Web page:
9. One aspect of the implementation of universal design relates to knowledge

      In architecture, more knowledge results in more universality. More knowledge in any case is better than ignorance. We must educate politicians, city planners, and civilians to prevent ignorance from determining the city's makeup.

    10. One of the interviewees, a politician, thus emphasized that it is expensive to rebuild because of having made the wrong choices.

      So politicians would rather have ineffective buildings that they recognize derived from their wrong choices, but don't want to take the measure to solve their faulty decisions due to the expensives that entail form reconstruction..? That sounds corrupt and is at the expense of the city's citizens.

    11. the continued use of rough cobblestones, for example, reflects a community that does not count wheelchair users among its prioritized pedestrians.

      Prior to this article, I would have never noticed such a hindrance. Instead, I would have appreciated the cobblestone for its beauty. but this beautiful structure can cause pain for citizens that require wheelchair access. It is interesting how one man's praise can also act as another man's hindrance.

    12. economic interests seem to override democratic interests and the non-capitalistic use of urban areas

      This seems to be the case in American cities. American capitalism has turned our economy into a greedy, self-interested, predatory system. Businesses don't seem to be concerned with the well-being of the public. Instead, they only seem to regard their profit. As a result, architectural companies do not value constructing universal designs to encompass everyone; they build with the main intention of making money.

    13. Being able to appear as a citizen in the urban street is a precondition of recognition

      This coincides with a previous annotation I made about envisioning "city people." If individuals include persons of disability within their perception of the city, then recognition exists... My fear is that too many people don't envision such inclusion, and therefore, the disabled already aren't equal to their counterparts through initial awareness. How can we change perception? What measures need to be taken to consider all people?

    14. Oslo

      Can this implementation proposed by Lid be translated successfully into American government and society? I understand the author is examining the city of Oslo in Norway. So are these countries to different in every aspect to be equated in city planning?

    15. participatory planning processes

      Participatory planning can help city planning become more democratic to include its citizens. Which in theory sounds amazing to have individual feedback that would influence city construction, but what if the people in the city are discriminatory? This could, in turn, negatively impact the inclusion of individuals. For instance city planners and citizens may resent homeless people sleeping on public benches. Therefore, the city implements new benches that make it uncomfortable for someone to rest upon it. This change excludes the homeless by the democratic planning process. Of course, there are benefits, which Lid explains, but there's always a disadvantage, especially with the hateful people that we have in the United States today.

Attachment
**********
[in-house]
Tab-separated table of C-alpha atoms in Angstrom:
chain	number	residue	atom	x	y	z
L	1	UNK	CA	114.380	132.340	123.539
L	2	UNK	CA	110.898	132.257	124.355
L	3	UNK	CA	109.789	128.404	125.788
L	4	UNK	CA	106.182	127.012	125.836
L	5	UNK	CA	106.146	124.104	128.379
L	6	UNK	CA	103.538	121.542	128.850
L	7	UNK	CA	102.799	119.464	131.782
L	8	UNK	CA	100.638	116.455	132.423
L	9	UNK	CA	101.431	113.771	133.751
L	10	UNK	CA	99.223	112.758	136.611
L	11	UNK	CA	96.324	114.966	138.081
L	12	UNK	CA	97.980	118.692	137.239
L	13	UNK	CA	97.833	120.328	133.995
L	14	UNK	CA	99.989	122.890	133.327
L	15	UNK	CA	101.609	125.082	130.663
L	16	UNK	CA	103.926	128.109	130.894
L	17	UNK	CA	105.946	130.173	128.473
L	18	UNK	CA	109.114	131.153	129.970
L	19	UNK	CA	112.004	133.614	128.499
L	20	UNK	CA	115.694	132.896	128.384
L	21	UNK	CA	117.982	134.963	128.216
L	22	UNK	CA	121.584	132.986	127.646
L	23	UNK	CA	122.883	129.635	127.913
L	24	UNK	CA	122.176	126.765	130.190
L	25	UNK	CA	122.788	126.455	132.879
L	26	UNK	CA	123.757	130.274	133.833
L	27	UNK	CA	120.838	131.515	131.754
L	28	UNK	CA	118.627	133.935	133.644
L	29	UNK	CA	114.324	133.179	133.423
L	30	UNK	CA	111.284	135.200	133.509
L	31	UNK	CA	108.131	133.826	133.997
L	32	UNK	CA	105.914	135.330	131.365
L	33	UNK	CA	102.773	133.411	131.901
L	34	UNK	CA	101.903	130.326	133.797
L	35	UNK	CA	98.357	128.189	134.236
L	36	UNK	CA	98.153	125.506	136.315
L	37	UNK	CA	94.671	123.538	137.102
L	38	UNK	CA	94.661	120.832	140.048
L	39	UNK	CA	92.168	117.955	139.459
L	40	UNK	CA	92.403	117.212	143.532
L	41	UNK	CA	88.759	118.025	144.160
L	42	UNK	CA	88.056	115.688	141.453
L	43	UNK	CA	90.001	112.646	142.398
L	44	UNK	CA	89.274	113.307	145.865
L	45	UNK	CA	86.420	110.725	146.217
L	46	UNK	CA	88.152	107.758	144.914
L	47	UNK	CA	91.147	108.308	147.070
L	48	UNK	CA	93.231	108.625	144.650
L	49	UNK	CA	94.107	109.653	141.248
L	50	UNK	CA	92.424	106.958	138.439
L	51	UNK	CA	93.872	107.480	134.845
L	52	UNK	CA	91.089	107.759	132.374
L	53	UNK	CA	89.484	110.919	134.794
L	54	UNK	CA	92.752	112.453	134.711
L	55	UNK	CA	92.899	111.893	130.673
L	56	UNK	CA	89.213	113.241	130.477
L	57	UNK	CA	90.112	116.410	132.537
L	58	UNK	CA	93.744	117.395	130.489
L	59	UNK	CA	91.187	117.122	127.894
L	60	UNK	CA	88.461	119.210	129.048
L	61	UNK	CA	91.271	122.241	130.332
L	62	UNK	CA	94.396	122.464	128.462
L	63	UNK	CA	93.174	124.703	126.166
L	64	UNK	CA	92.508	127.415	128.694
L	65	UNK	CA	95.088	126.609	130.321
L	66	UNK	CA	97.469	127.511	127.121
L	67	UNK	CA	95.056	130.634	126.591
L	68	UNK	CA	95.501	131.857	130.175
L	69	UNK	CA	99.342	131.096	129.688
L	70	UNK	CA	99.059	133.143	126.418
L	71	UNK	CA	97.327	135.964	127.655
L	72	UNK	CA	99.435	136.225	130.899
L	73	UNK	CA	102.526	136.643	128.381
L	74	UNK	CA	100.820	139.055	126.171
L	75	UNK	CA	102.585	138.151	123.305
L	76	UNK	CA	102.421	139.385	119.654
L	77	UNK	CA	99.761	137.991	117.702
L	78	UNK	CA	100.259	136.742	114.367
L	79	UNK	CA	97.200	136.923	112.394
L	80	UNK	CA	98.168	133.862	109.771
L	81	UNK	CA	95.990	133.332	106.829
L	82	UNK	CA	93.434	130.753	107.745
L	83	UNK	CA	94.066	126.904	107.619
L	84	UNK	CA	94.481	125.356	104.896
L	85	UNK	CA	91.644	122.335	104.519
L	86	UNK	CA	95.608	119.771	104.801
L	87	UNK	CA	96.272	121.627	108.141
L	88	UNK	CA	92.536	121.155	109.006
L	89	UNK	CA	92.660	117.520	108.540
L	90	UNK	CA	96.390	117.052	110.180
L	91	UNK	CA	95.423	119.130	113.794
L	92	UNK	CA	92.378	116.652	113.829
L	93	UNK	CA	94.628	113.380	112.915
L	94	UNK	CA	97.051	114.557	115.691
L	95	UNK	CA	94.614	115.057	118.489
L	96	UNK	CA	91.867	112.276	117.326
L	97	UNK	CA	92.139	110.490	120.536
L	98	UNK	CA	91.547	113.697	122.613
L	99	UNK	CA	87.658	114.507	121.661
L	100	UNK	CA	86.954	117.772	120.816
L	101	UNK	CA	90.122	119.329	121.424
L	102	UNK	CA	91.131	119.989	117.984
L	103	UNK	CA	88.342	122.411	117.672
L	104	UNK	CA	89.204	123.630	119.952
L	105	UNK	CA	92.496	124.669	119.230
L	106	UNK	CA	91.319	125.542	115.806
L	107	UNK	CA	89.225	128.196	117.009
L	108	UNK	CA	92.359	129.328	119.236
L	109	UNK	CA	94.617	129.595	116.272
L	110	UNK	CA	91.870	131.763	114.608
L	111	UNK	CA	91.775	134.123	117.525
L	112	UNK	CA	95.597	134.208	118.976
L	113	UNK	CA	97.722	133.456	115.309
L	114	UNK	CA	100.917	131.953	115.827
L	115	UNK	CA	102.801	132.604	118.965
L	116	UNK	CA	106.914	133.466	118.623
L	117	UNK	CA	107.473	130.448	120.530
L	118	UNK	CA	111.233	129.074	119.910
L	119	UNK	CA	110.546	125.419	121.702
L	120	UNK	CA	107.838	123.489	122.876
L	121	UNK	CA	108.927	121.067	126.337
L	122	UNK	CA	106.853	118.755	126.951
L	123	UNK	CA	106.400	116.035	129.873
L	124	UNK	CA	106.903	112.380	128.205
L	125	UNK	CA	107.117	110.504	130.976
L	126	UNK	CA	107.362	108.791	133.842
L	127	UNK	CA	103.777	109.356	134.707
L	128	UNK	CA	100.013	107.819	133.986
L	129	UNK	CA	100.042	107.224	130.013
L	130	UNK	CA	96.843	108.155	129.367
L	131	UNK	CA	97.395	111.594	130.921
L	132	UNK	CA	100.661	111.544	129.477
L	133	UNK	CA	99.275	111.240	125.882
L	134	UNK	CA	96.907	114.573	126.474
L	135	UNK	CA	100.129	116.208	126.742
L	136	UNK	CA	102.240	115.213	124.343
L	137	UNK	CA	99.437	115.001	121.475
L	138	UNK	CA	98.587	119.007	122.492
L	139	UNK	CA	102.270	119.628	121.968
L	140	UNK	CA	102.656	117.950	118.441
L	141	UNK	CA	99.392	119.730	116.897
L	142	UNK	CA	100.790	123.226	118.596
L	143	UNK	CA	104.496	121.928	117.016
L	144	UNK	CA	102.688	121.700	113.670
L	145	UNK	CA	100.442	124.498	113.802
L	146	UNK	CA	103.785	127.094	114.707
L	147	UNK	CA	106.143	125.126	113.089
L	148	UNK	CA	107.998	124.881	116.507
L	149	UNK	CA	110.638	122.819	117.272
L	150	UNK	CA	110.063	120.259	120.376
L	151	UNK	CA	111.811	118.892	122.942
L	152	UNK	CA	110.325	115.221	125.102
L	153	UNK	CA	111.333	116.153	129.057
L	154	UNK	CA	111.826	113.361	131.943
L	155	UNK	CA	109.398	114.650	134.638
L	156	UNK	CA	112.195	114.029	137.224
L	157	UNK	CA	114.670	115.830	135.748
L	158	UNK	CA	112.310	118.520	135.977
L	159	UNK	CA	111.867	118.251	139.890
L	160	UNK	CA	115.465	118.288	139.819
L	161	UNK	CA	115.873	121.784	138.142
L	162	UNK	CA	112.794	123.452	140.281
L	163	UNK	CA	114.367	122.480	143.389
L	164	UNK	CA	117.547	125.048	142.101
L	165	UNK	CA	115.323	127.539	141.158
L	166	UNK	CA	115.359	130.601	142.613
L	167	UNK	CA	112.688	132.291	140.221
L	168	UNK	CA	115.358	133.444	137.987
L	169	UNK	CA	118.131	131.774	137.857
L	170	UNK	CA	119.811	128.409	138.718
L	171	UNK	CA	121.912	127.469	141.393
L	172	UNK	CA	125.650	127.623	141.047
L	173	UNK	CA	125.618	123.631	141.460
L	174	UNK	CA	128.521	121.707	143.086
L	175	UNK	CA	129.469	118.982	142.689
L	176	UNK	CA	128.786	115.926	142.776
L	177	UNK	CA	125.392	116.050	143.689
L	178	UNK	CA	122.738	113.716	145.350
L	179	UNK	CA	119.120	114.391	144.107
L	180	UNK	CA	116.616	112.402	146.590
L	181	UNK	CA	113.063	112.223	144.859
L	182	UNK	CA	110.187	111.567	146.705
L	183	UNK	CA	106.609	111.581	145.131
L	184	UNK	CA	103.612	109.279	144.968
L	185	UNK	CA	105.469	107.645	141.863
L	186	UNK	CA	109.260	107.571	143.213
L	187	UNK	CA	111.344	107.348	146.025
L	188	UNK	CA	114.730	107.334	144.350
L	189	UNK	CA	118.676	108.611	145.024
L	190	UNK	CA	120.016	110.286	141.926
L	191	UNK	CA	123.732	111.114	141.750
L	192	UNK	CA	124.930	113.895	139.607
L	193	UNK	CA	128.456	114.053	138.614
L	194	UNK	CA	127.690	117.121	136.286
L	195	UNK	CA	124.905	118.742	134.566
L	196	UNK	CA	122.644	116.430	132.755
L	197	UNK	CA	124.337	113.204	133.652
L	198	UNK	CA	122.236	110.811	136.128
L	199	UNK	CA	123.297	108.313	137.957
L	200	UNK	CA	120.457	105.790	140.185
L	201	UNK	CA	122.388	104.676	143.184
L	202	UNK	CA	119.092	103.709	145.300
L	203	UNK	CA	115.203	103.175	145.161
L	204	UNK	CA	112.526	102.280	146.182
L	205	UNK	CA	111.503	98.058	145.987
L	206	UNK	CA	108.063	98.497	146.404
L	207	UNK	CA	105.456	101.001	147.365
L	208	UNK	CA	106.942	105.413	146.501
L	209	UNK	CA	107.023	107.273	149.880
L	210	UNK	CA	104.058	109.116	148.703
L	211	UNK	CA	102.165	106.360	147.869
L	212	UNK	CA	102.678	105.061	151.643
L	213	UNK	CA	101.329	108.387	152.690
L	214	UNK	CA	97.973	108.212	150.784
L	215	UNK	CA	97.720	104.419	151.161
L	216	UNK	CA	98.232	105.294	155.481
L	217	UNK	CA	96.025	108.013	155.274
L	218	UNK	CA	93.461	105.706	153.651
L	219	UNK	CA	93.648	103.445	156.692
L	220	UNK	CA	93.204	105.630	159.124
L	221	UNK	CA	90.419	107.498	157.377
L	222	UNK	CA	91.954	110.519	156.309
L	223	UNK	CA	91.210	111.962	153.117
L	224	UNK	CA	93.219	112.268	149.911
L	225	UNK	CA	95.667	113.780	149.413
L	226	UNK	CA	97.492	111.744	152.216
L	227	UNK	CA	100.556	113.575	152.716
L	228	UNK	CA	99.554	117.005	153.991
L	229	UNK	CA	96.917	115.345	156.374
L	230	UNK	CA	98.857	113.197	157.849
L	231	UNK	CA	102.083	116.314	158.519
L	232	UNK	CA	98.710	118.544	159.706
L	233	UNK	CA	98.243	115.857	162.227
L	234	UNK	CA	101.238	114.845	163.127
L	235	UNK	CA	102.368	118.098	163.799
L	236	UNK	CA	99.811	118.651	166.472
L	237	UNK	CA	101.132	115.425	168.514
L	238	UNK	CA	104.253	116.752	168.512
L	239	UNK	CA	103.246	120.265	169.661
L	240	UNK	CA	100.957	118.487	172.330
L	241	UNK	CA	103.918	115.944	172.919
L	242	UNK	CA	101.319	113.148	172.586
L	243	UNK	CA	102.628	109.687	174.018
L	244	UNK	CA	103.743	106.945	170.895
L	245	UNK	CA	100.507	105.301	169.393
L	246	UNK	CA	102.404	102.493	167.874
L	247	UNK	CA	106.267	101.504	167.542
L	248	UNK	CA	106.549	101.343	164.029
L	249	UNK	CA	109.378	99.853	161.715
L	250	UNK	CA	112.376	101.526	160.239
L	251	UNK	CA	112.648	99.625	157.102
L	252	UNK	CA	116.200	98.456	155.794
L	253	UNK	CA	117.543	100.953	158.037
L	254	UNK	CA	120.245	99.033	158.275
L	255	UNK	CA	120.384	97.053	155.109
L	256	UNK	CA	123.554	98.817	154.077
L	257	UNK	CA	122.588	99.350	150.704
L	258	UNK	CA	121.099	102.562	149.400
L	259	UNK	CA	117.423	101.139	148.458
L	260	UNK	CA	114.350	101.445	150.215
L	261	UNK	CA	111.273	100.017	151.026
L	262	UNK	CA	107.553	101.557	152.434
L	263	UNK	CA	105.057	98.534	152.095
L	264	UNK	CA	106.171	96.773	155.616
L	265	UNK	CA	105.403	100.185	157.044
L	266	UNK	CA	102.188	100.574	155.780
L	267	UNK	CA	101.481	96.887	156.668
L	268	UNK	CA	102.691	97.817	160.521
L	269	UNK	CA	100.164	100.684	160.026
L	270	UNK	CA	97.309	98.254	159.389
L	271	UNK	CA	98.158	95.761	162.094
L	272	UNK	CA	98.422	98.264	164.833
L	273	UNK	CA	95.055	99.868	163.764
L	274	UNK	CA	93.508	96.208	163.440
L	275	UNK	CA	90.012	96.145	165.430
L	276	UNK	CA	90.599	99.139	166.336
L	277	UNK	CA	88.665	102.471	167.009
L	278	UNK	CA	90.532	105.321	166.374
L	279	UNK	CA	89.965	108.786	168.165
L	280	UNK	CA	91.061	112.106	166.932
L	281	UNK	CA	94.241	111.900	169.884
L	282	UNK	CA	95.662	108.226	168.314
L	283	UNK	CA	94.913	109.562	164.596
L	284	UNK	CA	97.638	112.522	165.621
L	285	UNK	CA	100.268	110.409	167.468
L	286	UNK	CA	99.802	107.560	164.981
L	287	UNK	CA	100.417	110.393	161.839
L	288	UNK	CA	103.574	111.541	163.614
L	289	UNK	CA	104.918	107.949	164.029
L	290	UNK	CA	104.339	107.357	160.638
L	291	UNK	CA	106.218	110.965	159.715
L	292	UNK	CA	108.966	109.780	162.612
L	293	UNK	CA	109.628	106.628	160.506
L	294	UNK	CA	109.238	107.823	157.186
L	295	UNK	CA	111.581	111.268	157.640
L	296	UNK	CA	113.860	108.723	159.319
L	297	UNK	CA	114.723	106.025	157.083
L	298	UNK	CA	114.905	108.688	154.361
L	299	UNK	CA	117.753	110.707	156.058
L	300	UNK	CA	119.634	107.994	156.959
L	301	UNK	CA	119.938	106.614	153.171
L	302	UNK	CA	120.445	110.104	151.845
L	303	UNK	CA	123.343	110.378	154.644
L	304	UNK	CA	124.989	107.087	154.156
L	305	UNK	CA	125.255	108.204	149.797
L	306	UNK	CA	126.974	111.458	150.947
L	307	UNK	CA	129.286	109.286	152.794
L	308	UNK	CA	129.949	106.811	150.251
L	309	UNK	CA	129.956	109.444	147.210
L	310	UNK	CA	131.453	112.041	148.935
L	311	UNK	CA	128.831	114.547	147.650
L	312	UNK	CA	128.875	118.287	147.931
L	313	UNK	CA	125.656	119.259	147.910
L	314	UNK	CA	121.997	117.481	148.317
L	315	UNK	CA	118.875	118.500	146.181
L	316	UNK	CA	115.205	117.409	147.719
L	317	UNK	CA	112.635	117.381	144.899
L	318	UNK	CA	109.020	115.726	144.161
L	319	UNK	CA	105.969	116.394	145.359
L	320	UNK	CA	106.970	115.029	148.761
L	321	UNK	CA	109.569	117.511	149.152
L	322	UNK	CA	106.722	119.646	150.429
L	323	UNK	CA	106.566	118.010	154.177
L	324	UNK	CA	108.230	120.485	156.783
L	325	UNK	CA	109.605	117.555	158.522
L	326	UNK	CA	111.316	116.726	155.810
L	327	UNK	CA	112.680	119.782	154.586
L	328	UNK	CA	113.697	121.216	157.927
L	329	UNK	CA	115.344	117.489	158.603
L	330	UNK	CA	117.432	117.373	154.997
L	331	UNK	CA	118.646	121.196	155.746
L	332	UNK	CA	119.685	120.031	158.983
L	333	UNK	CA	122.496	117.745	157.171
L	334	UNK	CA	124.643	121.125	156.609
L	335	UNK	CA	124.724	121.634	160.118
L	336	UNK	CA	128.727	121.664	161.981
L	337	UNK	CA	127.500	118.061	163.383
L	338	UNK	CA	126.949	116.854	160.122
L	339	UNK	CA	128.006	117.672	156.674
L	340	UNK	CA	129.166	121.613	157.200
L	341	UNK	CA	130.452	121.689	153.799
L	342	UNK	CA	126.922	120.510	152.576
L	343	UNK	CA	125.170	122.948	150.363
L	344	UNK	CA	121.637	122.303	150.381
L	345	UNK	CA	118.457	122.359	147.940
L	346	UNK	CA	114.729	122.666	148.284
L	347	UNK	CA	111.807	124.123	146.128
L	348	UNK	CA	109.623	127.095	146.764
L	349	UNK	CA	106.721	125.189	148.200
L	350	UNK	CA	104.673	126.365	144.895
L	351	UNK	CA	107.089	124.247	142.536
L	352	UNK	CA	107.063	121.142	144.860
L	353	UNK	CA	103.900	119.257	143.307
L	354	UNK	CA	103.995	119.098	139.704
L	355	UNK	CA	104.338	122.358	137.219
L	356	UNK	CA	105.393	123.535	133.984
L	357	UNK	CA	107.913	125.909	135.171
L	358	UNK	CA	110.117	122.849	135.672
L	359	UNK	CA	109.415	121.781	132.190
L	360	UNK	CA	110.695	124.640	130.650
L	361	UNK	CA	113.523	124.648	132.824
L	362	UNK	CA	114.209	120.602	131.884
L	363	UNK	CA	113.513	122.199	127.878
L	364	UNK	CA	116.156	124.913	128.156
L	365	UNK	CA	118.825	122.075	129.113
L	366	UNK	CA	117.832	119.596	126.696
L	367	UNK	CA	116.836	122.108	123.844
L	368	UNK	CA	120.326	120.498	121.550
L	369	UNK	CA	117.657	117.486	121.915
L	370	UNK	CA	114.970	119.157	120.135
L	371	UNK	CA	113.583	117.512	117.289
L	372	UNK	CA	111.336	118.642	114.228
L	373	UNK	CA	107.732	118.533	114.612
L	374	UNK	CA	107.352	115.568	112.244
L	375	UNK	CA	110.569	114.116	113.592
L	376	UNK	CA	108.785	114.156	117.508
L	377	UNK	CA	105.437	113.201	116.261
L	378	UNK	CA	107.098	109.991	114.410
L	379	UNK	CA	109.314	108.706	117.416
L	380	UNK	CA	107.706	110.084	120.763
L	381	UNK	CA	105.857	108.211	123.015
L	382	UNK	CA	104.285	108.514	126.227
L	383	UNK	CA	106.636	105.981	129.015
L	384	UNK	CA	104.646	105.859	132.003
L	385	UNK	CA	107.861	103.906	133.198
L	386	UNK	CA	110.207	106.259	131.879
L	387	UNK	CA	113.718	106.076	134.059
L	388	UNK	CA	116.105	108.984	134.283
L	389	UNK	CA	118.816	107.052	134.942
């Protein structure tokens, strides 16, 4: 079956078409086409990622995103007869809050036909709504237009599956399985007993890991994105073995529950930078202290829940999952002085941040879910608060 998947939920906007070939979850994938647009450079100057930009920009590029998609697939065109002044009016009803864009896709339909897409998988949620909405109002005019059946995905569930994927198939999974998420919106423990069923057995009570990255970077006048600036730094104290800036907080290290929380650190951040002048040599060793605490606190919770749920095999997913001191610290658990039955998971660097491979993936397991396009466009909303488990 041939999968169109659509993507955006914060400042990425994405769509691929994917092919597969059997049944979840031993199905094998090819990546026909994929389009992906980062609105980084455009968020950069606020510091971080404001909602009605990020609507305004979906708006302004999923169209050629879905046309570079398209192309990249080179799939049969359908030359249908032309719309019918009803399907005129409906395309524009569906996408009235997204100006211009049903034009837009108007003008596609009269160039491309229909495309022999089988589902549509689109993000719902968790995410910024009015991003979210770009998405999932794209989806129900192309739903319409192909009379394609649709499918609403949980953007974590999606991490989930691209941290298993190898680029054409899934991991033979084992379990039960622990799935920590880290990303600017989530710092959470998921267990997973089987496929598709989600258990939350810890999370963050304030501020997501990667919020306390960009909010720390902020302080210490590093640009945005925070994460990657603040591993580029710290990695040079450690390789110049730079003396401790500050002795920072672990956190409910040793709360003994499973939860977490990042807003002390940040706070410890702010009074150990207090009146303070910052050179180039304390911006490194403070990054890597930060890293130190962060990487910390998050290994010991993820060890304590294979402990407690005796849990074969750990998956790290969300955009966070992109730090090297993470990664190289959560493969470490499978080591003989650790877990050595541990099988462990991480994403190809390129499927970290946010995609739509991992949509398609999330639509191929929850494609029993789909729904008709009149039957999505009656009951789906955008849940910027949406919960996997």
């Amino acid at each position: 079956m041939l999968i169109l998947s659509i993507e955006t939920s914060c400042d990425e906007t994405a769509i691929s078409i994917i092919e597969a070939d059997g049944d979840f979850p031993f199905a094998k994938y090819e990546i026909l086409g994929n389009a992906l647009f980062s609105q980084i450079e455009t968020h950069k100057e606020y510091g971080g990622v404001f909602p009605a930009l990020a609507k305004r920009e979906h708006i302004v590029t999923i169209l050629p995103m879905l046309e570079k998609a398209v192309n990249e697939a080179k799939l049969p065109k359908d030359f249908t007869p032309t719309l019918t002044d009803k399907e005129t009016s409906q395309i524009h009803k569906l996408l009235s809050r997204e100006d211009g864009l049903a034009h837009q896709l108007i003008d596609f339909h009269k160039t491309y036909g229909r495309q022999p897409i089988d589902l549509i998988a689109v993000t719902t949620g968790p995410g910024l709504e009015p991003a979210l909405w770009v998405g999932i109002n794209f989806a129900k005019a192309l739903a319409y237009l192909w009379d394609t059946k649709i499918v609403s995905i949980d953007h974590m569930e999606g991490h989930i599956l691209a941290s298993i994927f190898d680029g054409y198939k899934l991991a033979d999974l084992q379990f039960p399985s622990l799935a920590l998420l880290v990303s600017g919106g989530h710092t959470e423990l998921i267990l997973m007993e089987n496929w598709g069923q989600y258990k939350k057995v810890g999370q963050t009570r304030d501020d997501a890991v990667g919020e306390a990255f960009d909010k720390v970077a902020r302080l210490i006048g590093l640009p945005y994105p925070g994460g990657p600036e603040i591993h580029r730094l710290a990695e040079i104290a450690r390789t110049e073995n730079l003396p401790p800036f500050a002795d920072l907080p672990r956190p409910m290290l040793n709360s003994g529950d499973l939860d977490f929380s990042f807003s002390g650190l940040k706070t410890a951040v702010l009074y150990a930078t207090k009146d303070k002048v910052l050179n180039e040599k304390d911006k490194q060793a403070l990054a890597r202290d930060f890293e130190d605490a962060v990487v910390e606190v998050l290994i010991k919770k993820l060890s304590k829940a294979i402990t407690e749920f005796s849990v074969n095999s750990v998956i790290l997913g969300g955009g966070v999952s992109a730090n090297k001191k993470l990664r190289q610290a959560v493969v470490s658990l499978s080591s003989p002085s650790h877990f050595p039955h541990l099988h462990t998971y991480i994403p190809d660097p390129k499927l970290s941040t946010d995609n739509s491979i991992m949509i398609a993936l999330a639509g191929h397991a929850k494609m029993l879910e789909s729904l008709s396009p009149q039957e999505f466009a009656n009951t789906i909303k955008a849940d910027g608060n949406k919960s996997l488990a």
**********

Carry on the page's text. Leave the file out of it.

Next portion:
16. the importance of spatial affirmation of people as citizens as a protection of human dignity reflected at a spatial level.

      This makes me wonder if as a whole, the United States doesn't respect people with disabilities. Do disabled people feel this way? I could only imagine because there doesn't seem to be plentiful implementations to benefit them. Feeling isolated by society, government, and architecture must diminish their self-respect and self-worth which is terribly sad.

    17. "all have mortal, decaying bodies and are all needy and disabled in varying ways and to varying degrees"

      Nussbaum's quote claiming that all humans are "mortal, decaying bodies" almost objectifies humans. This "we are become decrepit and then eventually die" attitude conveys a negative outlook on mortality. Regardless, this notion qualifies individuals through varying degrees of disabilities which I believe is true, just like Max had stated. Whether physically, mentally, and/or emotionally, every individual becomes depreciated to an extent, and therefore measures in architecture must coincide with these impairments.

    18. The CRPD lays the groundwork for further development of the spatial dimension of social justice with an emphasis on a disability perspective on urban spatial planning

      Was the CRPD revolutionary to the world? Was it the first, groundbreaking declaration that demanded inclusion and protection of persons with disabilities? I would hope legislation already existed in the United States that helps the disabled... but do our lawmakers value this?

    19. Accessibility to urban public places is a basic condition for being able to be present as a citizen, and is thus important for being recognized as a citizen with equal status.

      This quote sounds similar to the Bill of Rights or John Locke's philosophies on natural rights, which elevates Lid's rhetoric because such writings are extolled within United States' society. It is a basic right to have an equal status within citizens which parallels with the Bill of Rights and natural rights.

    20. Article 1 of the UN Convention on the Rights of Persons with Disabilities (CRPD)

      As Max had provided context to the United Nation's CRPD, Lid parallels this mandate throughout her argument, and therefore it is important to understand the declaration's vision. Also, the United Nations had created rights designated for persons with disabilities, thus, the world perceives the disabled as a demographic who are entitled to equal rights; those countries in the UN understand the inequality of disabled people and their need for mandates that provide opportunities designated for them. At least on a world-wide level, this discrimination is seen as an issue.